As a novice gardener, I felt a surge of disappointment one evening after scurrying out to my raised beds only to discover the foliage on my tomato plants nearly destroyed. After further investigation, I jumped back in horror when I saw some enormous, green, worm-like creatures all over my plants. I couldn't even bear the thought of touching one, and I even found a few covered in eggs. That was all I needed--a reproducing garden-eating monster!
My curiosities about this creature led to more questions, which in turn resulted in more knowledge through research, and this simple exposure to something completely foreign transformed my thoughts on teaching and my "Emergent Curriculum" was born.
Since then, I've had a fish tank in my classroom with something "special" inside. A "Wonderings" chart rests next to the tank where students can write questions as they make observations.
To date, my students and I have researched: toads, crayfish, coal, monarch caterpillars, and even a praying mantis. Last year's class took this one step further and voluntarily researched topics on their own time and presented them to the class during our snack break.
Isn't this love of learning a teacher’s dream?
While curricula and standards of learning are critical components of today's classrooms, we, as educators, cannot limit learning to these walls; we need to turn everyday events into learning opportunities.
We need to ignite the motivational flame in learners by tapping into their curiosities. By doing so, we make knowledge contagious. This excitement results in motivation, and true motivation creates independent learners ready to shape not only their future, but the future of an educated and forward-thinking society.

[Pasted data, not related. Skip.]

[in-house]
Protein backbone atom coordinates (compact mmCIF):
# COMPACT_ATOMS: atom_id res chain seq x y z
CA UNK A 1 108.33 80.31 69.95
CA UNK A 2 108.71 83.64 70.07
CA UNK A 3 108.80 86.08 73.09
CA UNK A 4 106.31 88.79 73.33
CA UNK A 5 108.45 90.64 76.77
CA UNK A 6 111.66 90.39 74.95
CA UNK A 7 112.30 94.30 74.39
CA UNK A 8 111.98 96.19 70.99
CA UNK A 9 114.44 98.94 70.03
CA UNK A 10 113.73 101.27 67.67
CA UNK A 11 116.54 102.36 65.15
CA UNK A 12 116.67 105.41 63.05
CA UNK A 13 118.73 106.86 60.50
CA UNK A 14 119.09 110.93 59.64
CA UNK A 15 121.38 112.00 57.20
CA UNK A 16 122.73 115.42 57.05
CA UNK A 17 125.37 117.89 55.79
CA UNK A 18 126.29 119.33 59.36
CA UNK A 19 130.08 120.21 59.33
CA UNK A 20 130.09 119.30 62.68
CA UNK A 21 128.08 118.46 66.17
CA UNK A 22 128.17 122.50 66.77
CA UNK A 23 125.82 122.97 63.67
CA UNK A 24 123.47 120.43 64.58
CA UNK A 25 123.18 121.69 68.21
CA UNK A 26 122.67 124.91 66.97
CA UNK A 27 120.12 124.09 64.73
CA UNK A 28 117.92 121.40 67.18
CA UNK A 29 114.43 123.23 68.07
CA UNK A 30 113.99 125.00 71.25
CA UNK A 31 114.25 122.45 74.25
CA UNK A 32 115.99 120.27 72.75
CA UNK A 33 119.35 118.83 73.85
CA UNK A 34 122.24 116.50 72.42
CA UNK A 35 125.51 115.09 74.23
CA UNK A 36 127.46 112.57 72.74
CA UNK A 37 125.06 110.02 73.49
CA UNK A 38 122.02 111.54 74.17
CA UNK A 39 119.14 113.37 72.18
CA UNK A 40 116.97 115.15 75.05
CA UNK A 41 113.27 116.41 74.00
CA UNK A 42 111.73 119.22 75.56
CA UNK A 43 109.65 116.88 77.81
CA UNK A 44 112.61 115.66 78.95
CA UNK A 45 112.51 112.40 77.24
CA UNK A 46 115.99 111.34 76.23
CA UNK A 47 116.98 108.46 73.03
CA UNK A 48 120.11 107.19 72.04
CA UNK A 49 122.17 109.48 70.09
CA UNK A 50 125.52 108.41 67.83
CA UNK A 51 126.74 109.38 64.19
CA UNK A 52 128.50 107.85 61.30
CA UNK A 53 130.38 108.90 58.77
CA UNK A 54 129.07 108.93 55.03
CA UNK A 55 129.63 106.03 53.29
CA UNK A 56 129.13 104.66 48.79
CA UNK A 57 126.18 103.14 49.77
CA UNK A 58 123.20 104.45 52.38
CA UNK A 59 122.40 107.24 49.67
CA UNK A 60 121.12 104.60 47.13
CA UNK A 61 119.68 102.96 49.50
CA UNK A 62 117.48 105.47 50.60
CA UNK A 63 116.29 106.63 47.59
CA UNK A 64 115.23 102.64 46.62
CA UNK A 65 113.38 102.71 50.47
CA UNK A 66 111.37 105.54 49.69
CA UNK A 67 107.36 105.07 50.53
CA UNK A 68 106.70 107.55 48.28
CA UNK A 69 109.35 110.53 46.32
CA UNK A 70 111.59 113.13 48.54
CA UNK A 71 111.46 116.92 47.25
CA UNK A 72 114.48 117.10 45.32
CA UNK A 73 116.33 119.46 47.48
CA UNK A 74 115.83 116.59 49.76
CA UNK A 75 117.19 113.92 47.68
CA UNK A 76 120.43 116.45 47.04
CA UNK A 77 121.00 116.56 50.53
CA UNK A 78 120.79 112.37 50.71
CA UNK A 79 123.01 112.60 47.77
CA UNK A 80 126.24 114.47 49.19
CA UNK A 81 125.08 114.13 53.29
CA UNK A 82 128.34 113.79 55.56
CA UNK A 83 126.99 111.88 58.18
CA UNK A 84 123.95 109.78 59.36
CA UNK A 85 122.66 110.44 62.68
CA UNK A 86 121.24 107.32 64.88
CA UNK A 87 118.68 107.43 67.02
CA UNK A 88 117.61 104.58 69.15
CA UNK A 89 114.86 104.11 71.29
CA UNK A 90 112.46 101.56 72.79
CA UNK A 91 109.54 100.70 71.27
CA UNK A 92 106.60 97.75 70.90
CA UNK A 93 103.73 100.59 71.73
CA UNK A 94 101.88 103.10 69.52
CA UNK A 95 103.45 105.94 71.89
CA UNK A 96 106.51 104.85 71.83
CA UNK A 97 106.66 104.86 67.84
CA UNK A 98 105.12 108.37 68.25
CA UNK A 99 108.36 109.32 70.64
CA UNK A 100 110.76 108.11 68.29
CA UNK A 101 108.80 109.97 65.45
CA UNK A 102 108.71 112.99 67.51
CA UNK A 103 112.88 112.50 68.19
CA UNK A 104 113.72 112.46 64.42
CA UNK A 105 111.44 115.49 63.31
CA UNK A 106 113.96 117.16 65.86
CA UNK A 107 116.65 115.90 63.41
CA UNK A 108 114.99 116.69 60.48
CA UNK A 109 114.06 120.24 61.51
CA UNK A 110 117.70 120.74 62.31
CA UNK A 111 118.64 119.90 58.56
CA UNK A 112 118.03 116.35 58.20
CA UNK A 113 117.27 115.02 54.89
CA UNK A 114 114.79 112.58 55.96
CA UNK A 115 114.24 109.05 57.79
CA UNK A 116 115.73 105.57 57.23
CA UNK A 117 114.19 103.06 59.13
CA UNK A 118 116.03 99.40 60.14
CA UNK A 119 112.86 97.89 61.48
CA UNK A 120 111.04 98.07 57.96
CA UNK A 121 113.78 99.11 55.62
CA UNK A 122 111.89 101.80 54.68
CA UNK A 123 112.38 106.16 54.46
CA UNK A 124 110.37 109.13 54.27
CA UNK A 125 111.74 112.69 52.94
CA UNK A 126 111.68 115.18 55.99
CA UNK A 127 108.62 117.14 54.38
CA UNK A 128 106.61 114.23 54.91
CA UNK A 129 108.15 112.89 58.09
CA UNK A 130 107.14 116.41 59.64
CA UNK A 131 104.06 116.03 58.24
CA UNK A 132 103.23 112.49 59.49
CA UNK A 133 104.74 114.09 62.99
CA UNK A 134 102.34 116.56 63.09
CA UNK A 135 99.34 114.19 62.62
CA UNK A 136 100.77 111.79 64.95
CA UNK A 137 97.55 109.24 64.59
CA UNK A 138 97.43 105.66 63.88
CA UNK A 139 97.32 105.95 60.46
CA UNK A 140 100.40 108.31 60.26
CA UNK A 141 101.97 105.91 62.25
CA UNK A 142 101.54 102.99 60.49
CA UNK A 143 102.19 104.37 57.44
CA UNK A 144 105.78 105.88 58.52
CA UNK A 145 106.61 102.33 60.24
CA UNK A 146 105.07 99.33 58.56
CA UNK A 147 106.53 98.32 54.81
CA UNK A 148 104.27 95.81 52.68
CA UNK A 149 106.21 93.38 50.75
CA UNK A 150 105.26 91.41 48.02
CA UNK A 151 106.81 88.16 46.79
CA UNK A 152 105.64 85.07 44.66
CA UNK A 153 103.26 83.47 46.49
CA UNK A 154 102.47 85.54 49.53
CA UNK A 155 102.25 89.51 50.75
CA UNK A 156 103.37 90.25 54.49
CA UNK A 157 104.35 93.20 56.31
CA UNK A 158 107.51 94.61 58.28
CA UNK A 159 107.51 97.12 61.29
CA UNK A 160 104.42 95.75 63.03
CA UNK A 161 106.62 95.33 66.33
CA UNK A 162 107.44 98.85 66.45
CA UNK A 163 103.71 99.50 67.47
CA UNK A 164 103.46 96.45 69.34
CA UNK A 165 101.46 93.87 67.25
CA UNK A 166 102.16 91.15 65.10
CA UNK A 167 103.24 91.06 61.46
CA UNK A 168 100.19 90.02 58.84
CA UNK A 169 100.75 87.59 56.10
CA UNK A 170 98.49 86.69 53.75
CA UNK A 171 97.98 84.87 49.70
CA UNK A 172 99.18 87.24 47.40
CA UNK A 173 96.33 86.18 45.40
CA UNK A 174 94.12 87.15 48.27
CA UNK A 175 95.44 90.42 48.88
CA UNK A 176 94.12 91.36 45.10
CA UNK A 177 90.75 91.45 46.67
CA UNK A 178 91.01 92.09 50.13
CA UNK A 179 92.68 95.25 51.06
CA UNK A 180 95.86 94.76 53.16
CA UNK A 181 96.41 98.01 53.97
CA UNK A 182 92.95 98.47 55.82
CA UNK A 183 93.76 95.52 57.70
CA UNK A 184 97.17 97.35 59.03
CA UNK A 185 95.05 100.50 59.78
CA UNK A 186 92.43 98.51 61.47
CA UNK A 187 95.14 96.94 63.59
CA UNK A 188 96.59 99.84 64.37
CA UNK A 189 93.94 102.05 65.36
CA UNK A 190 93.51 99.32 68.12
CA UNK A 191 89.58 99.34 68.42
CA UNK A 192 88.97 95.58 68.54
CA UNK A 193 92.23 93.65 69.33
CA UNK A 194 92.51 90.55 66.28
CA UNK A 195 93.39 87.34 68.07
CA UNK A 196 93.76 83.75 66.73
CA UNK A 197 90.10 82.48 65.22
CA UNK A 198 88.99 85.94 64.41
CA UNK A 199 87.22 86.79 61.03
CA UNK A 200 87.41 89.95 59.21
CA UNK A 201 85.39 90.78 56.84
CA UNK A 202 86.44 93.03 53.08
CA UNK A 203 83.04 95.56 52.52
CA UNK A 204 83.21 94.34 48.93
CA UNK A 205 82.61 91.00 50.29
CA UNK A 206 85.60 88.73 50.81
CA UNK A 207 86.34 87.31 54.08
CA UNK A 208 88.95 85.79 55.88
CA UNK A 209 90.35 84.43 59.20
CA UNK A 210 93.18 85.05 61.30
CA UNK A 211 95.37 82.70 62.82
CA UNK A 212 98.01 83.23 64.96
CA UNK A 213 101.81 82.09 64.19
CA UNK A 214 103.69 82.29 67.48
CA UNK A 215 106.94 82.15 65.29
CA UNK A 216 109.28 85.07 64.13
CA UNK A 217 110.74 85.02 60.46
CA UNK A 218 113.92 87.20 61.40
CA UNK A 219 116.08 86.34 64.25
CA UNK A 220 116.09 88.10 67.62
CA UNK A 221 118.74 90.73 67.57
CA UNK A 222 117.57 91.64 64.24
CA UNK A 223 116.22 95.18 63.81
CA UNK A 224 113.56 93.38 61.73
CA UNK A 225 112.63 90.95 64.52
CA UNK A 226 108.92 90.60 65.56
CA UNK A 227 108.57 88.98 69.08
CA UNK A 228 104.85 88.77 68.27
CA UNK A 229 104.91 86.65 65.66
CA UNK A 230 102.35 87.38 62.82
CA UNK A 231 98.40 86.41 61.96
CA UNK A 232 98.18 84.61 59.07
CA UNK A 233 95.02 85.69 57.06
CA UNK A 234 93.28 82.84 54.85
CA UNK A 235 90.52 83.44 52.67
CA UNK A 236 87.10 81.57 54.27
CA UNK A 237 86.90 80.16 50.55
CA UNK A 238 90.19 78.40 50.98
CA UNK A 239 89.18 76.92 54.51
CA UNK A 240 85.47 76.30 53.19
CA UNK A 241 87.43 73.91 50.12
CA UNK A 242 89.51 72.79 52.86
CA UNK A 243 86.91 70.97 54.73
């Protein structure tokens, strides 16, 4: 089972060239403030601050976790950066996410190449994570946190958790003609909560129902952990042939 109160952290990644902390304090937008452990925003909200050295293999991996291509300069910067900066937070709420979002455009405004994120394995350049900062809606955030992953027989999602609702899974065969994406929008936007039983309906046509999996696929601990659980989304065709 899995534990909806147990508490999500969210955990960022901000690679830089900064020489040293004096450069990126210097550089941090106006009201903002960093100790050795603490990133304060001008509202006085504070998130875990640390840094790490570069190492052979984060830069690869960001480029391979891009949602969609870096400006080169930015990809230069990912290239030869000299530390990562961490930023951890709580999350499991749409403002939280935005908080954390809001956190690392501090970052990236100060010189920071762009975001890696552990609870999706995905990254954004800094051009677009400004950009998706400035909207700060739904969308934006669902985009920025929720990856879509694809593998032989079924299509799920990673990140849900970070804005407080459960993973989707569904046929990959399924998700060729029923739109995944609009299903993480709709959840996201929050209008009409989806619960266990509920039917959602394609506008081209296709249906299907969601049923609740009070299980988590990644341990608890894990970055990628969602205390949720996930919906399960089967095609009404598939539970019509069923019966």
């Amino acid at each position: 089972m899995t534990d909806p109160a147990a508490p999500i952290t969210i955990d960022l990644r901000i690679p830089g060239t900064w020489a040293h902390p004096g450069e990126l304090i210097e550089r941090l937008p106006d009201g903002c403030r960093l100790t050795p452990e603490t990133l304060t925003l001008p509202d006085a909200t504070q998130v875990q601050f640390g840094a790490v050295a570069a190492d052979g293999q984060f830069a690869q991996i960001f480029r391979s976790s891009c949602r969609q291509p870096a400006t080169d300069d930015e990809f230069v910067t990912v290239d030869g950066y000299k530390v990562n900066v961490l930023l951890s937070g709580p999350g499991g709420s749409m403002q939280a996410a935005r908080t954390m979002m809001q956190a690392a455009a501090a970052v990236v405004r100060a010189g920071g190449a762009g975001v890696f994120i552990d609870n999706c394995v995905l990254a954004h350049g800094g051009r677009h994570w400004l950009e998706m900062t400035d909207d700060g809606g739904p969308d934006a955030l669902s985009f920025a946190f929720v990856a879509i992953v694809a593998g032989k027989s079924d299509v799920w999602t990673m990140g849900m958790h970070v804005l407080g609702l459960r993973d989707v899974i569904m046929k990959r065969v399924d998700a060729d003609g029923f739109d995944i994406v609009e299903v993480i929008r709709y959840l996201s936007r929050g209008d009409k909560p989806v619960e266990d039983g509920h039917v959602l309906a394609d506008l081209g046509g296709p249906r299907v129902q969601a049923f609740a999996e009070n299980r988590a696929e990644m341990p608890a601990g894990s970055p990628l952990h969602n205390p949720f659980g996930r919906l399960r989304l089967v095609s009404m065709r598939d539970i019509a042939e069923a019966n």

How can we all ignite this desire to learn? How do we keep the flame burning?
Let's nurture the natural curiosity children are born with by asking the questions that help our students burn bright. An empty tank goes a long way, and I encourage all teachers (and parents) to see what "Wonderings" emerge from the learners in their lives.
Sarah teaches 4th grade at Cascade Brook School in Farmington. She has held this position since 2012. Sarah is also a member of the district teacher evaluation team. Sarah previously spent six years as a 5th grade teacher at Belgrade Central School and three years as a 7th grade math and science teacher at Windham Middle School. Sarah has a Bachelor of Science in elementary education from the University of Maine, Farmington and a Master’s in elementary literacy education from the University of Maine.